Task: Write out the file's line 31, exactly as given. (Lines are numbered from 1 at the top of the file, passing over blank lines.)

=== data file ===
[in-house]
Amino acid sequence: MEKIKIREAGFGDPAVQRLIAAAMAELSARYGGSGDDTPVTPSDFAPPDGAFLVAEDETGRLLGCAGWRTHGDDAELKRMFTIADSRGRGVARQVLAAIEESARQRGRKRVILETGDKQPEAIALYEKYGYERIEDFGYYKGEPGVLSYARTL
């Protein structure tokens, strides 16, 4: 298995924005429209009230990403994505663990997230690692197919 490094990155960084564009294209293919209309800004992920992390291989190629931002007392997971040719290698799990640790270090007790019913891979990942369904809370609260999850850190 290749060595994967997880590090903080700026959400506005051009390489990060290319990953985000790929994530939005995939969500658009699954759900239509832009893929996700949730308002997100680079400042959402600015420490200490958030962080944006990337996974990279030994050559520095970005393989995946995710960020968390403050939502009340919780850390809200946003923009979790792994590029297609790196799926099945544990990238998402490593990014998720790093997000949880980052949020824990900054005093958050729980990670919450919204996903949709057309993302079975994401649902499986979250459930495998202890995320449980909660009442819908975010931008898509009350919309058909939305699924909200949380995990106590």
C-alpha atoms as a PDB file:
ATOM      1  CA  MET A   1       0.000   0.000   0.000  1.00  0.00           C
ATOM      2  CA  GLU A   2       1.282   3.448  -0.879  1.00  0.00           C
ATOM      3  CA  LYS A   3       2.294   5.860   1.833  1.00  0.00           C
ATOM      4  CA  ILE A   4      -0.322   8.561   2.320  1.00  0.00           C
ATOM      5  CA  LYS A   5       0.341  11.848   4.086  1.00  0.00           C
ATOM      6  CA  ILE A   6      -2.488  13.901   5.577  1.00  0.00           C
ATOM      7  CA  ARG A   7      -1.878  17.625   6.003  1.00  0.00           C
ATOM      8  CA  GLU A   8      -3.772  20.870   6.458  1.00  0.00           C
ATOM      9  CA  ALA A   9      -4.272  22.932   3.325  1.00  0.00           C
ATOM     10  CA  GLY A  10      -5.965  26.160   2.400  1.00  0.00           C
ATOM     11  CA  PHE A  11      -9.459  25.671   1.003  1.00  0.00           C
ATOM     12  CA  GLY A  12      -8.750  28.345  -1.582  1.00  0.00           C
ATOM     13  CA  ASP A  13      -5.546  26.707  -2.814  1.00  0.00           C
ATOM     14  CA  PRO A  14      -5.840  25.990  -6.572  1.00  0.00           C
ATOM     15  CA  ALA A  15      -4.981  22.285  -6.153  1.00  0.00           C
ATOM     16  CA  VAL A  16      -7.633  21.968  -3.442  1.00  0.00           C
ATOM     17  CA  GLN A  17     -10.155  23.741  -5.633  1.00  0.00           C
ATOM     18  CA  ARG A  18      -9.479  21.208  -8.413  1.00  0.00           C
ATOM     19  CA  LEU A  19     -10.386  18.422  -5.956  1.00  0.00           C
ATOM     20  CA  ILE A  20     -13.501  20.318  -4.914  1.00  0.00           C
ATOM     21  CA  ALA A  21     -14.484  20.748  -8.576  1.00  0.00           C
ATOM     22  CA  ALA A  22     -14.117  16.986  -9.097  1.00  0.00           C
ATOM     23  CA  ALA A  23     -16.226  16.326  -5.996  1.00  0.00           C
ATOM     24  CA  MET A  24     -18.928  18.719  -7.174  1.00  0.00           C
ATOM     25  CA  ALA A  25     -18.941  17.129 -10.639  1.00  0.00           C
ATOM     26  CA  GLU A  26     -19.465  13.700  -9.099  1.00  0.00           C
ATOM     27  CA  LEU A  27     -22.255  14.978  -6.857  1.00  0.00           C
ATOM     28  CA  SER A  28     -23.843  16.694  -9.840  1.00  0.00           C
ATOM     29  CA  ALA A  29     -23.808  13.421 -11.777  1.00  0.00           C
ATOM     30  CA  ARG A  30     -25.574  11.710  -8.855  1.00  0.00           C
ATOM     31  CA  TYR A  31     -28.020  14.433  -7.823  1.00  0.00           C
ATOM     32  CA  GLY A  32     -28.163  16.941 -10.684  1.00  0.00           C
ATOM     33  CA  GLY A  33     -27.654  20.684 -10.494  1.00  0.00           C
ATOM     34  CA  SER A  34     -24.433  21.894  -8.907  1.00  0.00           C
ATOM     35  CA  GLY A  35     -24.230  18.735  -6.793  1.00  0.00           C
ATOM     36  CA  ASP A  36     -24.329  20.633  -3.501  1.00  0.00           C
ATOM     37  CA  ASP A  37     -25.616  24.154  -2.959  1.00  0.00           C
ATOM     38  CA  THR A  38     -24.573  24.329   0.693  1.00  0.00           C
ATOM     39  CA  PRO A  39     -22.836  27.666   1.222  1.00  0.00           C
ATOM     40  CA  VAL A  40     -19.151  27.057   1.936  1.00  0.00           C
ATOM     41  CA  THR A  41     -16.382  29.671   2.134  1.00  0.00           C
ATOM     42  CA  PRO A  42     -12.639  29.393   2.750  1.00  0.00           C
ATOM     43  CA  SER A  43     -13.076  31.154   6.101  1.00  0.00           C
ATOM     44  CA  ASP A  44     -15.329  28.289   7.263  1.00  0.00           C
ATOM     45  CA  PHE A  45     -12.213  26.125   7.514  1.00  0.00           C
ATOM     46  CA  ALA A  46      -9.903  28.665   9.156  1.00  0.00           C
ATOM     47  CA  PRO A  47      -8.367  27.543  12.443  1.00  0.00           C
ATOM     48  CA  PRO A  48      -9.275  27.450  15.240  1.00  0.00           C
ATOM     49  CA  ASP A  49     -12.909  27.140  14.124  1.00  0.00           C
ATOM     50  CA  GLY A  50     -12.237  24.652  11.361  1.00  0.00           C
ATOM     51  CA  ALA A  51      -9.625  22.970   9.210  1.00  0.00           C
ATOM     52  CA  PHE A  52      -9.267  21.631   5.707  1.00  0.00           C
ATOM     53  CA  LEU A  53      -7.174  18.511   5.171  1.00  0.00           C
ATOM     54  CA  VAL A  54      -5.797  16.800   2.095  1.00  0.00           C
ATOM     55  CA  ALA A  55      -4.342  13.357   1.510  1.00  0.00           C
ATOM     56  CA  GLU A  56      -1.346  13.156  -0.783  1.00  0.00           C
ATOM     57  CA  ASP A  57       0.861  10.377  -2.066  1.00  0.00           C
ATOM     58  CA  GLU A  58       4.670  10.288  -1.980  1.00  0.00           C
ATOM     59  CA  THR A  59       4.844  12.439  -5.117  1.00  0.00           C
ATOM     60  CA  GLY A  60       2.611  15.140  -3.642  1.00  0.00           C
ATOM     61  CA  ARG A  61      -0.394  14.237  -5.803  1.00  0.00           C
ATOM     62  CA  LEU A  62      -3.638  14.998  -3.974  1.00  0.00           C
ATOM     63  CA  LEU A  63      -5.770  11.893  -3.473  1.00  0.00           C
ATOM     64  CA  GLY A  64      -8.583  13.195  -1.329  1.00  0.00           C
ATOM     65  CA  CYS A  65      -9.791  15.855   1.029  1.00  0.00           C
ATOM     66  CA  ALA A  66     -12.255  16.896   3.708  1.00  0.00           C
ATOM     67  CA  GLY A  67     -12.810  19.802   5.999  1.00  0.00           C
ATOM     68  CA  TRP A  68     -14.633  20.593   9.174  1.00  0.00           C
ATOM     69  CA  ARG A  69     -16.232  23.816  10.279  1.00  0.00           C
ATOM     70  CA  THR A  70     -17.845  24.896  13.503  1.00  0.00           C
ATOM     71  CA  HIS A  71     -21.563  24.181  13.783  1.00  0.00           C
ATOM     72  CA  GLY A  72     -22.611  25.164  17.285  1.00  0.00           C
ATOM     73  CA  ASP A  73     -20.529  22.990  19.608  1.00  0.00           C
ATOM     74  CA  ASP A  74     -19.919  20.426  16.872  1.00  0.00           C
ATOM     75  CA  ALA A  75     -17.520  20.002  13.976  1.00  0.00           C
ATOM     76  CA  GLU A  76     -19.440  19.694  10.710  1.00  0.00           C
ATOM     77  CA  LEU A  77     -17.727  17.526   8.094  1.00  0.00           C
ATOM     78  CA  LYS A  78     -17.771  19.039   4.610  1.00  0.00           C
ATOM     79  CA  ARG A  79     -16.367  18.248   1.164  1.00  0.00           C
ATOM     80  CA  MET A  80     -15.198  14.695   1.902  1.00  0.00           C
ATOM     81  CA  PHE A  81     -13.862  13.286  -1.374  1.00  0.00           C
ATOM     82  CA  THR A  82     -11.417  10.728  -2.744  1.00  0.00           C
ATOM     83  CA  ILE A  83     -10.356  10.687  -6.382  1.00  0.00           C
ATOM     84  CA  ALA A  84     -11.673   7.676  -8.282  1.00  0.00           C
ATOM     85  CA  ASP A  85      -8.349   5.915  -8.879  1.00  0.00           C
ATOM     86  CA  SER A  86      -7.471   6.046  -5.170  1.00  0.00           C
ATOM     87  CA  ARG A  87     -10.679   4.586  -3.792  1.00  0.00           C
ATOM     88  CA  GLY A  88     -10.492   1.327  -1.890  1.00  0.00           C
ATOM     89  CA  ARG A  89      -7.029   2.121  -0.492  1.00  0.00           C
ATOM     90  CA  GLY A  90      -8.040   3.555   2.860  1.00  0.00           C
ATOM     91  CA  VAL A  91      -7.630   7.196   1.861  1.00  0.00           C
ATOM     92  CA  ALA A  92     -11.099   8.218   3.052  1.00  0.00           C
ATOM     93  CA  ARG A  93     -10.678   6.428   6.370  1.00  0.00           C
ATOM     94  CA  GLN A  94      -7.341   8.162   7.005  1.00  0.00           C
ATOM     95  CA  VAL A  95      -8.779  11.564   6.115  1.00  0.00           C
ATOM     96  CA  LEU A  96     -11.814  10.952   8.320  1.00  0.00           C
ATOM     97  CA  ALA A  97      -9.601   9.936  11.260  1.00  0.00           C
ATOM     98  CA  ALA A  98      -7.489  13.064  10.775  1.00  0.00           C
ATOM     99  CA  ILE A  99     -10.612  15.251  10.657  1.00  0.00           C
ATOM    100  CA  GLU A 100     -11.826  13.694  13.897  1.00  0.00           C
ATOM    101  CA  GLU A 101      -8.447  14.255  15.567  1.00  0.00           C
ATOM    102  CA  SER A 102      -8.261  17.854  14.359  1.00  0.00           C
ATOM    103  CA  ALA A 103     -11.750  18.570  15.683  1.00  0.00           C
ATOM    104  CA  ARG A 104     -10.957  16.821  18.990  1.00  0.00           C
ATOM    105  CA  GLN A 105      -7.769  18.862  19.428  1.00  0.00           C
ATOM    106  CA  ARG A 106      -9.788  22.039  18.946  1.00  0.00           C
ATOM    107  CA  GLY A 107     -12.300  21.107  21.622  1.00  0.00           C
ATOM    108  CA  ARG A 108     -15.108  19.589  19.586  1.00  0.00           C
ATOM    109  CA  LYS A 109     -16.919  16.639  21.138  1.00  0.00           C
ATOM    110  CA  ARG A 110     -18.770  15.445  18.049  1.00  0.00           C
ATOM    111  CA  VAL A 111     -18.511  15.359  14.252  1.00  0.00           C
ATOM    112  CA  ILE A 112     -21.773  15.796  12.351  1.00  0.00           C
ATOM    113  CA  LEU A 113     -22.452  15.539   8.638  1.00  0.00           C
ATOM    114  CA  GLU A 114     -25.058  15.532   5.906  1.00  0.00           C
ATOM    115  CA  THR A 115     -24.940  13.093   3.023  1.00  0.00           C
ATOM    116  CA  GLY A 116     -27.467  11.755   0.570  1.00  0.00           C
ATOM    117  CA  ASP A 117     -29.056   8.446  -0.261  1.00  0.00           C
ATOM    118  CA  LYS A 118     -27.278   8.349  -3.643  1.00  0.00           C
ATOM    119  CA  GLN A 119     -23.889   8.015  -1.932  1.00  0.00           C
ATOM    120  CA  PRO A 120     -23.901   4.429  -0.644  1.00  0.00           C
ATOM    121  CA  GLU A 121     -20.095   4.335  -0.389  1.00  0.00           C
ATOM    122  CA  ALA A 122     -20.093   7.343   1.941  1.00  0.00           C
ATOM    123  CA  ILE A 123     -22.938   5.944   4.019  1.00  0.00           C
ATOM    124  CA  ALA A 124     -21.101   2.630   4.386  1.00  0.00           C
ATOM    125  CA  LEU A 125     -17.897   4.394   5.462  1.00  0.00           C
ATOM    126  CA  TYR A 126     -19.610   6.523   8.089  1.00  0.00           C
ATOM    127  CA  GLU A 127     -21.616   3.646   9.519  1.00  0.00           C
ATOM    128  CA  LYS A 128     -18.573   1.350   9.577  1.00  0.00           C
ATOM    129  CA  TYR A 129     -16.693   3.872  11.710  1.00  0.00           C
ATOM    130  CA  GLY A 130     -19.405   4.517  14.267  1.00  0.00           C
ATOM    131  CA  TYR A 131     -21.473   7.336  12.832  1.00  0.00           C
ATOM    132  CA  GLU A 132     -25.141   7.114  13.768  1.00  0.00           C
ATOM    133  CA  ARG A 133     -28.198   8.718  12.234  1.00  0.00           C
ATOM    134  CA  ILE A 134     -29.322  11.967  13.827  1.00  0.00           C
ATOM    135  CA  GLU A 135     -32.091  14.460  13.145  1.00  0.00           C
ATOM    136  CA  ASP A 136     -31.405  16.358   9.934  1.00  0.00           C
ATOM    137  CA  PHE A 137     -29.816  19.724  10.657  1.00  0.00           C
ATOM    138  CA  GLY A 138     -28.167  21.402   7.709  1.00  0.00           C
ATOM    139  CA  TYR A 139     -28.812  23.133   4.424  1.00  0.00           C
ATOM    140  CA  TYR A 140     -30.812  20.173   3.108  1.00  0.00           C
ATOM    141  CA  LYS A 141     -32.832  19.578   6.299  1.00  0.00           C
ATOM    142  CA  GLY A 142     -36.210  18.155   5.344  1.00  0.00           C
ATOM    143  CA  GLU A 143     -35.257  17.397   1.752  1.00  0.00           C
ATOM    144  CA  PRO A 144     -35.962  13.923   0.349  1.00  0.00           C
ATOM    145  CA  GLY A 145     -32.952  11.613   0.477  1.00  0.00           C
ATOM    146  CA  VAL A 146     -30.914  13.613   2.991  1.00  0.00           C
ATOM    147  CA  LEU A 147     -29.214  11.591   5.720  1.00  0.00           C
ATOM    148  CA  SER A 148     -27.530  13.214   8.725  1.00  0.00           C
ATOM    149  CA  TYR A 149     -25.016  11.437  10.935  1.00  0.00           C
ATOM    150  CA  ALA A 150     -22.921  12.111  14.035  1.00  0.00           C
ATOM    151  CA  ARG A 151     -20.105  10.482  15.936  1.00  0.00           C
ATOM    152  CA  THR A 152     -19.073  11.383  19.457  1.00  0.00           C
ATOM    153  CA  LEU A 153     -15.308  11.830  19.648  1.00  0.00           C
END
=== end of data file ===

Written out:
ATOM     27  CA  LEU A  27     -22.255  14.978  -6.857  1.00  0.00           C